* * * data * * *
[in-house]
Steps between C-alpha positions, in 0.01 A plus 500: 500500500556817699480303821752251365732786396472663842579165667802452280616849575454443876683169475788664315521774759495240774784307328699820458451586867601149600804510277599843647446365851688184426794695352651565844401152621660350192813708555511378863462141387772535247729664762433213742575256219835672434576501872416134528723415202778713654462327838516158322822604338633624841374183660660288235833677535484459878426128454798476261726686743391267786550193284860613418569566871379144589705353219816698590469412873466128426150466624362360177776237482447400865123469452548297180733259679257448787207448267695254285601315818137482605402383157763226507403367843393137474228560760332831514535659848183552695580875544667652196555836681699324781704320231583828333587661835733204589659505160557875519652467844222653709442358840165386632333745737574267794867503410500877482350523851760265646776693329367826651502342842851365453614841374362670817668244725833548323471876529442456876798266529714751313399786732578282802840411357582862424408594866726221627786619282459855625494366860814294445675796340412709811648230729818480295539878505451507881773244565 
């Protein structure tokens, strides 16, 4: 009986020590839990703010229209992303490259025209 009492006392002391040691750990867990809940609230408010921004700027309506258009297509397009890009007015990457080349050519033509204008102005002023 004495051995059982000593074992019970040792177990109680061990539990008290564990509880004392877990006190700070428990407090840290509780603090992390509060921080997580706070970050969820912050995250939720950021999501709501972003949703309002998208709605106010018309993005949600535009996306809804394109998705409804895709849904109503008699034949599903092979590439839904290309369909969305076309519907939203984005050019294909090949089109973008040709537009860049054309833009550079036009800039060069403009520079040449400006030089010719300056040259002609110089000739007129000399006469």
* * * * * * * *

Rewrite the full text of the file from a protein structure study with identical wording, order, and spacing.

[in-house]
Steps between C-alpha positions, in 0.01 A plus 500: 500500500556817699480303821752251365732786396472663842579165667802452280616849575454443876683169475788664315521774759495240774784307328699820458451586867601149600804510277599843647446365851688184426794695352651565844401152621660350192813708555511378863462141387772535247729664762433213742575256219835672434576501872416134528723415202778713654462327838516158322822604338633624841374183660660288235833677535484459878426128454798476261726686743391267786550193284860613418569566871379144589705353219816698590469412873466128426150466624362360177776237482447400865123469452548297180733259679257448787207448267695254285601315818137482605402383157763226507403367843393137474228560760332831514535659848183552695580875544667652196555836681699324781704320231583828333587661835733204589659505160557875519652467844222653709442358840165386632333745737574267794867503410500877482350523851760265646776693329367826651502342842851365453614841374362670817668244725833548323471876529442456876798266529714751313399786732578282802840411357582862424408594866726221627786619282459855625494366860814294445675796340412709811648230729818480295539878505451507881773244565 
């Protein structure tokens, strides 16, 4: 009986020590839990703010229209992303490259025209 009492006392002391040691750990867990809940609230408010921004700027309506258009297509397009890009007015990457080349050519033509204008102005002023 004495051995059982000593074992019970040792177990109680061990539990008290564990509880004392877990006190700070428990407090840290509780603090992390509060921080997580706070970050969820912050995250939720950021999501709501972003949703309002998208709605106010018309993005949600535009996306809804394109998705409804895709849904109503008699034949599903092979590439839904290309369909969305076309519907939203984005050019294909090949089109973008040709537009860049054309833009550079036009800039060069403009520079040449400006030089010719300056040259002609110089000739007129000399006469």